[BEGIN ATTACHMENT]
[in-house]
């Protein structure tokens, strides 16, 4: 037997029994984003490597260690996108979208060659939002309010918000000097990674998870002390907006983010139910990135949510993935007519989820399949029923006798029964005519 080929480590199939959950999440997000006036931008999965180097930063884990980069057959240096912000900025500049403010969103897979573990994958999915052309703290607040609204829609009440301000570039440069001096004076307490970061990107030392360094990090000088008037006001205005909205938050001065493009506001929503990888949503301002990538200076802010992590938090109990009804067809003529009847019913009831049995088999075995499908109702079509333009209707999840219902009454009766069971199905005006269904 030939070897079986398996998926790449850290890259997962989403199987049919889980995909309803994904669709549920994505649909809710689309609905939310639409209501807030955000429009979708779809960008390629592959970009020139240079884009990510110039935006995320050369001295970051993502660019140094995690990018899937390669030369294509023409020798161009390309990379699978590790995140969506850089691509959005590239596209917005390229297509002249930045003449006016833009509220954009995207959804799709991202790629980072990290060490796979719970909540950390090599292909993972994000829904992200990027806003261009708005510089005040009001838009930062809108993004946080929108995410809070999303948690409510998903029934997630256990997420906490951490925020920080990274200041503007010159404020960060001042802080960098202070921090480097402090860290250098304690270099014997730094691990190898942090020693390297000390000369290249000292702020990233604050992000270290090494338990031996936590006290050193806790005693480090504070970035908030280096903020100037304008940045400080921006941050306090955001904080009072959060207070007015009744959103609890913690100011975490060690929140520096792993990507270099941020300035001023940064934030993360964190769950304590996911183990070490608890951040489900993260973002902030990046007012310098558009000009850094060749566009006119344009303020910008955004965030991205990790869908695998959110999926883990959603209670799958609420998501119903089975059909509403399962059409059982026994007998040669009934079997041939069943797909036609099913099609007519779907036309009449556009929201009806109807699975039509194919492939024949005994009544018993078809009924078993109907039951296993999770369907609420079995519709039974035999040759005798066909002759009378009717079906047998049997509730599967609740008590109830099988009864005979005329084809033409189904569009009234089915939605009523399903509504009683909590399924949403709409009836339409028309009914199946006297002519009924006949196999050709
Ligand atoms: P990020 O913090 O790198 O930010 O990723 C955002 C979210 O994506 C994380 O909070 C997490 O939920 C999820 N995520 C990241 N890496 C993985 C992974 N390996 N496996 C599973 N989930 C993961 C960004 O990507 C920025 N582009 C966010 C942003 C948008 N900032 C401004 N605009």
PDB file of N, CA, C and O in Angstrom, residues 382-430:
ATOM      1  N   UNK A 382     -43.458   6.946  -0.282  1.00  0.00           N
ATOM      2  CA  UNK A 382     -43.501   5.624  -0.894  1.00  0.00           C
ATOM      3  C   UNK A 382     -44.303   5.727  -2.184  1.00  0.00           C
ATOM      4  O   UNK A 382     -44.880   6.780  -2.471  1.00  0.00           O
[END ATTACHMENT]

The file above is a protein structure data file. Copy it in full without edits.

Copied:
[in-house]
């Protein structure tokens, strides 16, 4: 037997029994984003490597260690996108979208060659939002309010918000000097990674998870002390907006983010139910990135949510993935007519989820399949029923006798029964005519 080929480590199939959950999440997000006036931008999965180097930063884990980069057959240096912000900025500049403010969103897979573990994958999915052309703290607040609204829609009440301000570039440069001096004076307490970061990107030392360094990090000088008037006001205005909205938050001065493009506001929503990888949503301002990538200076802010992590938090109990009804067809003529009847019913009831049995088999075995499908109702079509333009209707999840219902009454009766069971199905005006269904 030939070897079986398996998926790449850290890259997962989403199987049919889980995909309803994904669709549920994505649909809710689309609905939310639409209501807030955000429009979708779809960008390629592959970009020139240079884009990510110039935006995320050369001295970051993502660019140094995690990018899937390669030369294509023409020798161009390309990379699978590790995140969506850089691509959005590239596209917005390229297509002249930045003449006016833009509220954009995207959804799709991202790629980072990290060490796979719970909540950390090599292909993972994000829904992200990027806003261009708005510089005040009001838009930062809108993004946080929108995410809070999303948690409510998903029934997630256990997420906490951490925020920080990274200041503007010159404020960060001042802080960098202070921090480097402090860290250098304690270099014997730094691990190898942090020693390297000390000369290249000292702020990233604050992000270290090494338990031996936590006290050193806790005693480090504070970035908030280096903020100037304008940045400080921006941050306090955001904080009072959060207070007015009744959103609890913690100011975490060690929140520096792993990507270099941020300035001023940064934030993360964190769950304590996911183990070490608890951040489900993260973002902030990046007012310098558009000009850094060749566009006119344009303020910008955004965030991205990790869908695998959110999926883990959603209670799958609420998501119903089975059909509403399962059409059982026994007998040669009934079997041939069943797909036609099913099609007519779907036309009449556009929201009806109807699975039509194919492939024949005994009544018993078809009924078993109907039951296993999770369907609420079995519709039974035999040759005798066909002759009378009717079906047998049997509730599967609740008590109830099988009864005979005329084809033409189904569009009234089915939605009523399903509504009683909590399924949403709409009836339409028309009914199946006297002519009924006949196999050709
Ligand atoms: P990020 O913090 O790198 O930010 O990723 C955002 C979210 O994506 C994380 O909070 C997490 O939920 C999820 N995520 C990241 N890496 C993985 C992974 N390996 N496996 C599973 N989930 C993961 C960004 O990507 C920025 N582009 C966010 C942003 C948008 N900032 C401004 N605009």
PDB file of N, CA, C and O in Angstrom, residues 382-430:
ATOM      1  N   UNK A 382     -43.458   6.946  -0.282  1.00  0.00           N
ATOM      2  CA  UNK A 382     -43.501   5.624  -0.894  1.00  0.00           C
ATOM      3  C   UNK A 382     -44.303   5.727  -2.184  1.00  0.00           C
ATOM      4  O   UNK A 382     -44.880   6.780  -2.471  1.00  0.00           O